[It’s the middle of the night—the usual time. A bedside phone rings in a rustic motel in a small town in Kentucky. Hillary Clinton answers.]
Genie: Is this Hillary Clinton?
HC: Yes…yes, I am.
Genie: I’m with Genie Local 9, a hard-working, white, American local of the Genie National Brotherhood. Getting involved in politics is against our rules. But every rule has an exception. We have been moved by your pleas to the Democratic Party Establishment to allow the voices of the good citizens of Michigan and Florida to be heard. We will grant your wish. The Florida and Michigan delegations will be seated based on the results of the outlawed primary elections.
HC: Wow, that’s just great! [Laughs, perhaps giggles.] Bill will be so tickled. He’s had a rough couple of weeks.
Genie: [In a deep, distant voice.] However, I must warn you, there is a catch. There is a limit to genie power. We cannot change the past. Your pledges and commitments to the DNC to discount the primaries in Michigan and Florida will stand. So when you are elected president, your name will carry the Barry Bond Asterisk. Every almanac and encyclopedia in the Land will mention that in order to receive these delegates, you went back on your word and misled the DNC, the other candidates, and the American people.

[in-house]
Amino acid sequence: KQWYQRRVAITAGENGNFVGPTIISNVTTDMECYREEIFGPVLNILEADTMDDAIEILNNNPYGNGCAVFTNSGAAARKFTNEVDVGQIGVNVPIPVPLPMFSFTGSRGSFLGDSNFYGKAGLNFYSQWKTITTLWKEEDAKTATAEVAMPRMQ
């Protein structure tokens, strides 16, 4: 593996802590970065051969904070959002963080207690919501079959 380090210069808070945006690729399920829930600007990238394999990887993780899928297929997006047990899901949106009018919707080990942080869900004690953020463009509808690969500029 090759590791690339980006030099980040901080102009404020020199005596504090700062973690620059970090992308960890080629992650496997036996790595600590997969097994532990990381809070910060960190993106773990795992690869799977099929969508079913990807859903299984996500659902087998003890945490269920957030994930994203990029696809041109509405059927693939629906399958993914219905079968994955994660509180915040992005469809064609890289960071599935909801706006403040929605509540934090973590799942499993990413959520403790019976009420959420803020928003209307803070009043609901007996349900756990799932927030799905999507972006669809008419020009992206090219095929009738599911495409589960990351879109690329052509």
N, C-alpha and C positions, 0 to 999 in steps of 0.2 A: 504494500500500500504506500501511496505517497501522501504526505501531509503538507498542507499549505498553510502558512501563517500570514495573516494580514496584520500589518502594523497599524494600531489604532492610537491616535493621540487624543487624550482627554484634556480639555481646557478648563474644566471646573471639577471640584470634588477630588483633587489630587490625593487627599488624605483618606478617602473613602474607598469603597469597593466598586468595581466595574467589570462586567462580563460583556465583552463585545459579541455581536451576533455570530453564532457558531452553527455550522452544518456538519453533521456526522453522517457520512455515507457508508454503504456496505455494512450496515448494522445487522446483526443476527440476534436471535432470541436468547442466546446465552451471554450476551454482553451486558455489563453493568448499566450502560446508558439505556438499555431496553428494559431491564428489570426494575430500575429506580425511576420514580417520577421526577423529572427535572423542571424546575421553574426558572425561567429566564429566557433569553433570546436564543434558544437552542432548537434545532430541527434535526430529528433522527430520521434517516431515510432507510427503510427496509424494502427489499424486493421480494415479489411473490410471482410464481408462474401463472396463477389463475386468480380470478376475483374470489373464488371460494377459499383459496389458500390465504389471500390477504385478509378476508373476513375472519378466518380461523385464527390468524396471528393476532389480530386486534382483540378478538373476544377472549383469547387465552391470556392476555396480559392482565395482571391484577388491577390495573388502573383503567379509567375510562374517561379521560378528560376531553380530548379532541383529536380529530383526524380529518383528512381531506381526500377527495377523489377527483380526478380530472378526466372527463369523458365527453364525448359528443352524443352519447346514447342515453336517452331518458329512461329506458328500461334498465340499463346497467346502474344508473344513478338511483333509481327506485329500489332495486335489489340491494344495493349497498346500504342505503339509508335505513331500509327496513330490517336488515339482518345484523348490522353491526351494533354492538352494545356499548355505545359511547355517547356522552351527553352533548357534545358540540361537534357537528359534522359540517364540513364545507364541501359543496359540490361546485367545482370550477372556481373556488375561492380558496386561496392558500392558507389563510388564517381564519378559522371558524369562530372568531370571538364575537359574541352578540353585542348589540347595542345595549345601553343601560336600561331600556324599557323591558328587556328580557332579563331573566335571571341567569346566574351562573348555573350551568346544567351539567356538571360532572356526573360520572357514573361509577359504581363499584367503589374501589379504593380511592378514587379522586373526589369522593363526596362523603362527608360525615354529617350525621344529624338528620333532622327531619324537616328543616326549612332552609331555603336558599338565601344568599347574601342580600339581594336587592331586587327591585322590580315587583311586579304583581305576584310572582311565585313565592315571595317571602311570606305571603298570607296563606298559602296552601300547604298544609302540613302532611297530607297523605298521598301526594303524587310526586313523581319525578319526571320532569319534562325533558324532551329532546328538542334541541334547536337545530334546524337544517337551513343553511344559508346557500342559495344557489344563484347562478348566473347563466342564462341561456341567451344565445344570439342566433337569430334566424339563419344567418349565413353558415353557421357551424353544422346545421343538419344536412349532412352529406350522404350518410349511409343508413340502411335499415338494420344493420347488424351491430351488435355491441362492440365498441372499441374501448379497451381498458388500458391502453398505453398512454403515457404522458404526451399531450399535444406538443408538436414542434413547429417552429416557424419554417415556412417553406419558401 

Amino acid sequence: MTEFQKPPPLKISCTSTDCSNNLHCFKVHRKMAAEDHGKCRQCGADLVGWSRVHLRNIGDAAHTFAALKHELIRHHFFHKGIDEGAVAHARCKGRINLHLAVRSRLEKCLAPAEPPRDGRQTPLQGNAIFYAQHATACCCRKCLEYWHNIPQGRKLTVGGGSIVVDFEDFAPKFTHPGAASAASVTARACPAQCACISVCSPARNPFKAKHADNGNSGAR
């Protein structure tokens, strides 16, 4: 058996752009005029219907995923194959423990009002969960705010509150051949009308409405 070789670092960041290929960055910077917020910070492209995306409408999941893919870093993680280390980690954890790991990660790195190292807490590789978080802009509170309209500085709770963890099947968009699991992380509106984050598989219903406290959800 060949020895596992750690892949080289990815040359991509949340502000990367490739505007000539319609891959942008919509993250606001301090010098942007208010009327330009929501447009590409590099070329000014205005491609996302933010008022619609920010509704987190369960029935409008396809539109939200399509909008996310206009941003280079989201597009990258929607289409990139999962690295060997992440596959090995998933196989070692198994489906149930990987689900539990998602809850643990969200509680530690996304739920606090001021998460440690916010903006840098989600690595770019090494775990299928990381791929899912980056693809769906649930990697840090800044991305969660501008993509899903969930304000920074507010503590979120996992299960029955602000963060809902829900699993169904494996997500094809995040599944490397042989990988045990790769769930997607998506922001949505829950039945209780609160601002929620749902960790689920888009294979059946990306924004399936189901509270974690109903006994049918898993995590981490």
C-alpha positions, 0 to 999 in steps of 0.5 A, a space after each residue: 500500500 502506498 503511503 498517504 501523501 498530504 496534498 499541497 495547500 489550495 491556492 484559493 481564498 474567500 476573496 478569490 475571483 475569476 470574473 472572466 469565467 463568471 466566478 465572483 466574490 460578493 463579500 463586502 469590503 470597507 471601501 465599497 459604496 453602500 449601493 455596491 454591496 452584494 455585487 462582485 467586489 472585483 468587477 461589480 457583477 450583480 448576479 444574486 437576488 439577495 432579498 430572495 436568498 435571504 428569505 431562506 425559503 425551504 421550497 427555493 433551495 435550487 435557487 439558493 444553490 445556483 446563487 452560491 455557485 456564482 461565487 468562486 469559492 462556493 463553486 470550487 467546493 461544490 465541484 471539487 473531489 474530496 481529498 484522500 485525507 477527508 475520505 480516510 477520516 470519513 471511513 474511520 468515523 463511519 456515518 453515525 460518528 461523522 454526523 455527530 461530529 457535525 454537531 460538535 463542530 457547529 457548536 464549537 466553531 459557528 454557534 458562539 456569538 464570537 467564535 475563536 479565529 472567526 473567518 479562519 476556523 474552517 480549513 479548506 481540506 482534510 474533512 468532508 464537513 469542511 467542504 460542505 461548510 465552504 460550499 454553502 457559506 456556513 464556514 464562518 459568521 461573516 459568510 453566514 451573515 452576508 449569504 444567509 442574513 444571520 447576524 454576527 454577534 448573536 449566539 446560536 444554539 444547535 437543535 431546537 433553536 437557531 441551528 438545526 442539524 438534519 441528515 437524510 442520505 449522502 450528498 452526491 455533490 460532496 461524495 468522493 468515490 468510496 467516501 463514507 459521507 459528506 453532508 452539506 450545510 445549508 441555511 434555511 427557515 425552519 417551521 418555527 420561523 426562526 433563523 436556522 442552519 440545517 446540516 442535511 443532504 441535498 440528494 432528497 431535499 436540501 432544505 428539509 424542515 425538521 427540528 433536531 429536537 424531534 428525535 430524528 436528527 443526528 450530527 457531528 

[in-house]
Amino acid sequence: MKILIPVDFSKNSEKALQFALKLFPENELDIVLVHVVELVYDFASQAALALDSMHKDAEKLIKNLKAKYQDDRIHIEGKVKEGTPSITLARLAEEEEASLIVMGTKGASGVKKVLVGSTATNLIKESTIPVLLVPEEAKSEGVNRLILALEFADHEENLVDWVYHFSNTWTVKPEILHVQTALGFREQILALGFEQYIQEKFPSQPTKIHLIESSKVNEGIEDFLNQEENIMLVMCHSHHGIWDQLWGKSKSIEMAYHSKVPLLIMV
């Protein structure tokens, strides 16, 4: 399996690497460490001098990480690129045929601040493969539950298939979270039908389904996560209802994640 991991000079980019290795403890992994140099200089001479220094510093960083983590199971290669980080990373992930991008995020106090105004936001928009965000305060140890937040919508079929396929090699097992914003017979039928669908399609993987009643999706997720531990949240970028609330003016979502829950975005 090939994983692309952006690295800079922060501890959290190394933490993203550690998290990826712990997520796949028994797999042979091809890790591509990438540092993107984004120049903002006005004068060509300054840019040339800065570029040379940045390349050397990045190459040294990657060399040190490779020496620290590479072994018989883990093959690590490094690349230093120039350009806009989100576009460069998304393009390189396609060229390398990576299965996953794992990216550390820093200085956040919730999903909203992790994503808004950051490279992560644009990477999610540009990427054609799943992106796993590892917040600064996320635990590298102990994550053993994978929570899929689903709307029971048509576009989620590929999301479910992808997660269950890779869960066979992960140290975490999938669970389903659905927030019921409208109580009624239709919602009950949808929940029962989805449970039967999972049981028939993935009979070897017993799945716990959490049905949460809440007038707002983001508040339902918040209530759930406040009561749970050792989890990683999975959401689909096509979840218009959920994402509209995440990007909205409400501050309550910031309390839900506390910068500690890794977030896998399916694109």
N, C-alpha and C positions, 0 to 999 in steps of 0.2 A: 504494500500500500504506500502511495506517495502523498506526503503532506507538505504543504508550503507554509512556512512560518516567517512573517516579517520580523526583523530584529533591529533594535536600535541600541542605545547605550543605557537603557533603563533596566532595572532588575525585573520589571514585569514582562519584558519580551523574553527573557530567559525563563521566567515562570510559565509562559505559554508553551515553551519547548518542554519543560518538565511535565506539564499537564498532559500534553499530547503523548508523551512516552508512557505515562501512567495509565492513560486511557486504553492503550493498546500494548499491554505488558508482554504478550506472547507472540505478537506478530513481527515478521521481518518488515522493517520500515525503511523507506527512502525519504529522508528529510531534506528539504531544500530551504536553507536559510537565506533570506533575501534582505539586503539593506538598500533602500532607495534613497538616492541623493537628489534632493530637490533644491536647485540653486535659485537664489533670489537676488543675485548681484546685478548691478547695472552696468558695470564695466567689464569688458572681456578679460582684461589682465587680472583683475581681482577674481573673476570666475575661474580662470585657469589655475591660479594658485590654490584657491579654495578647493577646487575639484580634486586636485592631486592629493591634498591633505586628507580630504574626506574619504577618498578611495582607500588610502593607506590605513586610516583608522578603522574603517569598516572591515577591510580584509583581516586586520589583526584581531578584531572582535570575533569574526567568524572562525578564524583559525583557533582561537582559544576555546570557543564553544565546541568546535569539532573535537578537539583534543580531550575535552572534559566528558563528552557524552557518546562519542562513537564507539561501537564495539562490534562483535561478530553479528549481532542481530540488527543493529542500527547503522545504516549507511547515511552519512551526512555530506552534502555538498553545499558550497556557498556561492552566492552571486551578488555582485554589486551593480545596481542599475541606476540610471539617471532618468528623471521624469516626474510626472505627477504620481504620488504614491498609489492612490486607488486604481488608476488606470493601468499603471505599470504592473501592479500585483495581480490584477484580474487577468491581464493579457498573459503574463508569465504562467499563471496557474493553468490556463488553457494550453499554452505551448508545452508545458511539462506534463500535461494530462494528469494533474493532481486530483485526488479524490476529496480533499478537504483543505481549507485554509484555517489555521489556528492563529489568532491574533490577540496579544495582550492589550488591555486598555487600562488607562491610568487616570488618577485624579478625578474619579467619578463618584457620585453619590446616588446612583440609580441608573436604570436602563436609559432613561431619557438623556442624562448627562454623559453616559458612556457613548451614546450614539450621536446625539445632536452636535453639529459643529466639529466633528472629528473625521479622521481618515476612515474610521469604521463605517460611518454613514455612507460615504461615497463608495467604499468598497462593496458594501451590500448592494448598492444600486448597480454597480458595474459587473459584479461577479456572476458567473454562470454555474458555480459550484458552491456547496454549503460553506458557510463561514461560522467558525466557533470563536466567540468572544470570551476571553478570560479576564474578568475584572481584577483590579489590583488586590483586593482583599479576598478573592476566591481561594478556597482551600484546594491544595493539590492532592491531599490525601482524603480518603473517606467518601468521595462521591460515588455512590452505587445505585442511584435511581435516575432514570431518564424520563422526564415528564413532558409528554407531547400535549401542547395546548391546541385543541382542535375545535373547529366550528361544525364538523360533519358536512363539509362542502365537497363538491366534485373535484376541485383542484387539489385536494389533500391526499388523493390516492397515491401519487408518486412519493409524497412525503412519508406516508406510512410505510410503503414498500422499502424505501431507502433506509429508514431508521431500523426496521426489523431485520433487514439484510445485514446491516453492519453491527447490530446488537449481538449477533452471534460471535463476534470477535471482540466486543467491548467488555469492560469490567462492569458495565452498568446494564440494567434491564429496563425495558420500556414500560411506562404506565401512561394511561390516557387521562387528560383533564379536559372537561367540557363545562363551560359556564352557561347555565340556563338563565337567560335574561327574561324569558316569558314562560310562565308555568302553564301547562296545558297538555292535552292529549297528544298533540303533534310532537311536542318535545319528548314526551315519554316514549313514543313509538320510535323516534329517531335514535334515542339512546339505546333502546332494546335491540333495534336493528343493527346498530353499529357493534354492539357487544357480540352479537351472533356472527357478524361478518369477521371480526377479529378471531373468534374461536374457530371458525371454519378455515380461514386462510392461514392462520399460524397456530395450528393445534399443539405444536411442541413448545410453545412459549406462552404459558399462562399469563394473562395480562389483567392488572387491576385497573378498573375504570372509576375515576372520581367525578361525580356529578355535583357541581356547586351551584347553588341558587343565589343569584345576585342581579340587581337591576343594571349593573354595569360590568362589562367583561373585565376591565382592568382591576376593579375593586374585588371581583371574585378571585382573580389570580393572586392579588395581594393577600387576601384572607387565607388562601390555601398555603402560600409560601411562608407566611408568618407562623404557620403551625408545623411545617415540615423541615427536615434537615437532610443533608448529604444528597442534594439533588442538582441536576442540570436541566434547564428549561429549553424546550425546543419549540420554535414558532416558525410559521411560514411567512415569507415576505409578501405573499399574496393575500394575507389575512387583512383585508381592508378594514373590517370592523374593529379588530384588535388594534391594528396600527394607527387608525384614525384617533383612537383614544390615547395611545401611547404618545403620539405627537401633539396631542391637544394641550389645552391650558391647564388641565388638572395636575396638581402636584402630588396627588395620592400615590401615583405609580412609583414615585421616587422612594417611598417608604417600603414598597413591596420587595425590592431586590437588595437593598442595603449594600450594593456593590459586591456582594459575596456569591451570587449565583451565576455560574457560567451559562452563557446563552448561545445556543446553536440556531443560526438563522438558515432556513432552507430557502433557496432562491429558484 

HC: Politicians do this stuff all of the time. Bill was just telling me the other day about his…..
Genie: Wait, there is more. My brothers and I can see into the future. Since you will be the first woman president, young girls and women–who will look to you as a role model–will know that you are The Asterisk President. They will know that you became president by, uh, cheating. And little girls all over the land will follow your lead. They will start by handing in schoolwork that is not their own.
HC: But they will know that I am a fighter, and fighters use what they can to win. So I say, yes, yes, I can do this.
Genie: OK. I will stay on the line. You don’t have to say “yes” again. I will count to ten. If you say nothing, I will take it that this is your wish.
[The sound of silence, and then, ever so softly, Hail to the Chief fades in.]
There may be good reasons for Democratic superdelegates to hold off on making a decision between Senators Clinton and Obama, but the national popular vote is not one of them. Over fifty years ago Jean-Paul Sartre warned us about something he called “bad faith.” We are in “bad faith” when we are free to make a decision but convince ourselves that there is something preventing us from making this decision. For example, those who seek advice can be in bad faith. They say that they cannot decide until they get some good advice, knowing in advance what the advice will be.